Photo: Kevin Pang

My grandma excelled in what I affectionately refer to as husky rural cuisine. A Northwest Wisconsin farm girl via South Dakota, she specialized in dishes that served many people—chicken pie, plantation ham, and apple pie prepared in a 13 x 9-inch cake pan. To keep housefuls of relatives happy (and no gourmands among the lot) she leaned on a tight portfolio of uncomplicated dishes (this is a polite way to say we had the same food over and over again).

The word uncomplicated is not a knock on the food. It was delicious and comforting. Especially the baked beans. Baked beans were grandma’s go-to for any home barbecue or local event, like the church picnic, the church potluck, or the church bowling league banquet. The larger Northern Bean (most baked bean recipes use the smaller navy bean), and the generous amounts of molasses, bacon, and tomato made these beans hyper-comfort food. If grandma were a wedding DJ, this bean dish was her equivalent of Kool & The Gang’s “Celebration.”

When I started cooking, I felt obliged to preserve the recipe and make the beans from scratch. Perhaps someday I would have dozens of mouths to feed, or belong to a parish.

My first few dozen batches of beans were either too dry or too bland, but these issues went away with experimentation. I use a slow cooker instead of grandma’s method of baking—it yielded the same tenderness, and cut several hours out of the recipe. I chalked the blandness up to a recipe transcription error: upping the bacon and molasses mades the finished product darker, sweeter, and richer. A couple extra spices (the original called for only ketchup and molasses) added more flavor depth.

The result is a cauldron of comfort well-suited for your next secular or sacred gathering. I don’t think grandma would turn her nose up at these either, unless I had my hat on at the table, or was making too much racket in the basement.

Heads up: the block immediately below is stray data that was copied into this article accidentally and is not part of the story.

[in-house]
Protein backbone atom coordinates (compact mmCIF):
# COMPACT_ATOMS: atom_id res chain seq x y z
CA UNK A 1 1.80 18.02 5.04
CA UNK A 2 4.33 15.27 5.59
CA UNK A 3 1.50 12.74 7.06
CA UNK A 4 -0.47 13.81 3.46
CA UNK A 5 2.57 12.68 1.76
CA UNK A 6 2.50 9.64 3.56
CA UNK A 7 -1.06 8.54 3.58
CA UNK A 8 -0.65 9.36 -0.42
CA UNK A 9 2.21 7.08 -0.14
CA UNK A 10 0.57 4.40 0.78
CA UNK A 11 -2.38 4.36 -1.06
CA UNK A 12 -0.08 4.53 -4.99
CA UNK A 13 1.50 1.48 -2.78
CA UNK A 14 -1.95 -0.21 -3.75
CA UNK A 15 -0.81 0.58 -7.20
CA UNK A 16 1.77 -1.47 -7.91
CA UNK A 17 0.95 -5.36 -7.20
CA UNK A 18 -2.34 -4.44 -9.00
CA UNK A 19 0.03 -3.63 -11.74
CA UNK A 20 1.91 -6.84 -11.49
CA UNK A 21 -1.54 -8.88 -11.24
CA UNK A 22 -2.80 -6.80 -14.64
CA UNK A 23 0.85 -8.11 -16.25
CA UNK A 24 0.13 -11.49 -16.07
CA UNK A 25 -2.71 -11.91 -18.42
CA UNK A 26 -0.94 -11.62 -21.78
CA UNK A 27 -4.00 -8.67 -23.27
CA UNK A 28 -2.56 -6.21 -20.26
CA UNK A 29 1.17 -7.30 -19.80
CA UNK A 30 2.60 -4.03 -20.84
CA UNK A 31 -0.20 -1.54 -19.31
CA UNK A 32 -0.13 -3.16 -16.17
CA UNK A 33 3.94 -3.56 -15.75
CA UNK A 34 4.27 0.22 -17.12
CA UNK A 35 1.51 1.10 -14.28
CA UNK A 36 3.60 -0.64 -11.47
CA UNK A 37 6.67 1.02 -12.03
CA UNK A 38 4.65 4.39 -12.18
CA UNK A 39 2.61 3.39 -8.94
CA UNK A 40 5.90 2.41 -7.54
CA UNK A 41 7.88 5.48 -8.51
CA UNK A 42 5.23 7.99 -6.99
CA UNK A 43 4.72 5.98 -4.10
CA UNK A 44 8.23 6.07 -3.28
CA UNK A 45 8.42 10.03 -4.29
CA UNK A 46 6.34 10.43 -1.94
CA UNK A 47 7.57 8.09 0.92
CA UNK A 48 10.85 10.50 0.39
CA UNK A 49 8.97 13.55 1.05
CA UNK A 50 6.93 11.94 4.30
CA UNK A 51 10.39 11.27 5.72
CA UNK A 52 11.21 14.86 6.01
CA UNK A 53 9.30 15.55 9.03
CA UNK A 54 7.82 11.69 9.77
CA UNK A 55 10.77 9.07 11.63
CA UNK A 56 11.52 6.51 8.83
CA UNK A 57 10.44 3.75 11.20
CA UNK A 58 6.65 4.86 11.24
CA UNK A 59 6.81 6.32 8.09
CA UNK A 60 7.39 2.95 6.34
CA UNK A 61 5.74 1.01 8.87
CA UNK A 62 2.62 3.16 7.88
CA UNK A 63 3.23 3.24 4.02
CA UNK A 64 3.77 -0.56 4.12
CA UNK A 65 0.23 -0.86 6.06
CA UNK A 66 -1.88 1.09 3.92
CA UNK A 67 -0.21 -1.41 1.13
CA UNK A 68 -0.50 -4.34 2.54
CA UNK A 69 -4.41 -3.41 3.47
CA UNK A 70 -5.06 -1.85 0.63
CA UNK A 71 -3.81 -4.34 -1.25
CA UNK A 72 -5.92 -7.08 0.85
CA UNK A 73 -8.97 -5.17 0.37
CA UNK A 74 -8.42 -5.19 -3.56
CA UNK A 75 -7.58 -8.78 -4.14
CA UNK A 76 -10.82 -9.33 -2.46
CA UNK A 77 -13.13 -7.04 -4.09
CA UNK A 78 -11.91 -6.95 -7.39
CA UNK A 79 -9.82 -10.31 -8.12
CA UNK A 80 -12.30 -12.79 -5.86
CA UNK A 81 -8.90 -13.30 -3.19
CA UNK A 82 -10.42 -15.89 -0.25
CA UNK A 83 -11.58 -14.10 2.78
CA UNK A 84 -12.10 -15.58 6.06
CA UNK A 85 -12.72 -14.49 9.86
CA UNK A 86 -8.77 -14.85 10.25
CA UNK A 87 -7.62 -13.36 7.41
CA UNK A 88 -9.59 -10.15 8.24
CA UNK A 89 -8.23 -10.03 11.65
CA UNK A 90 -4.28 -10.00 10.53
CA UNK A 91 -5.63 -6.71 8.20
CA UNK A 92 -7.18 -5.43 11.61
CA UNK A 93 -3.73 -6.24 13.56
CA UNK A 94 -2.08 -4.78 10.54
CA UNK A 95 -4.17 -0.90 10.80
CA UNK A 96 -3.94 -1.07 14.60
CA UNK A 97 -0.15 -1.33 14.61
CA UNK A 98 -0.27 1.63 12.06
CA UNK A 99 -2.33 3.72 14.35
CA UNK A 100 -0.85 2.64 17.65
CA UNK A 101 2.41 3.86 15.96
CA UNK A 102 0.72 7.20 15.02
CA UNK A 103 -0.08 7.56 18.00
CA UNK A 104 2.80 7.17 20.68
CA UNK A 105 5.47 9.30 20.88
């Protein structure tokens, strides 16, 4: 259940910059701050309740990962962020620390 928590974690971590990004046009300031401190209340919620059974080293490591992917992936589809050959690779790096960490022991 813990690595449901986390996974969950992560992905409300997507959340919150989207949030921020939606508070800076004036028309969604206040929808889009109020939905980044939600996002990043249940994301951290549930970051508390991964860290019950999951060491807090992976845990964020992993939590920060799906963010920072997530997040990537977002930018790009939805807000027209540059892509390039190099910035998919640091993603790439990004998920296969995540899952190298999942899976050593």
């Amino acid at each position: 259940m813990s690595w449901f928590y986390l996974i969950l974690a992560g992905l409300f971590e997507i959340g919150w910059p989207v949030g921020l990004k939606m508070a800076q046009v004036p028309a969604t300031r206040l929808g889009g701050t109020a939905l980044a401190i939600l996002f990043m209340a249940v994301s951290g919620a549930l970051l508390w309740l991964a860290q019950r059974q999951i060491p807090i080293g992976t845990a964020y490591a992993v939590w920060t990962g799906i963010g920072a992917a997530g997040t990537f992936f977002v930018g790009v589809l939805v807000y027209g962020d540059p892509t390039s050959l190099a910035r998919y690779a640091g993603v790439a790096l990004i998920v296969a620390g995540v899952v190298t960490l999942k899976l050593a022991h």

Advertisement


Husky Rural Baked Beans

Around 12 servings

  • 1 lb. dry Great Northern beans
  • 1 lb. bacon, cut into half-inch pieces
  • 1/2 cup molasses
  • 1 cup ketchup
  • 1 Tbsp. yellow mustard
  • 1/4 cup light brown sugar
  • 1 tsp. black pepper
  • 1 tsp. garlic powder
  • 1 tsp. onion powder
  • 1/4 tsp. ground cloves
  • 1/4 tsp. ground ginger
  • 1 can (15 oz.) chicken broth
  • Salt to taste

Soak the dried beans in 6-8 cups of cold water overnight. There should be a few inches of water covering the beans. They’ll plump up in the morning, so they need room to grow.

Advertisement

The next day, drain and rinse the beans. Put a thin layer of beans and uncooked sliced bacon in the bottom of the slow cooker. Top with ketchup, molasses, and mustard. Repeat with another layer of beans, and again add more ketchup and molasses. Add any remaining beans and uncooked bacon on top, with the spices and brown sugar. Pour in a can of chicken broth and 1 cup of water, or slightly more until the beans are barely submerged.

Cook the beans on low in the slow cooker for 8-10 hours, stirring occasionally. Add water only if the beans have completely dried out. If it’s too soupy, remove the lid from the slow cooker and let the sauce reduce. Everything should be a deep, beautiful brown color.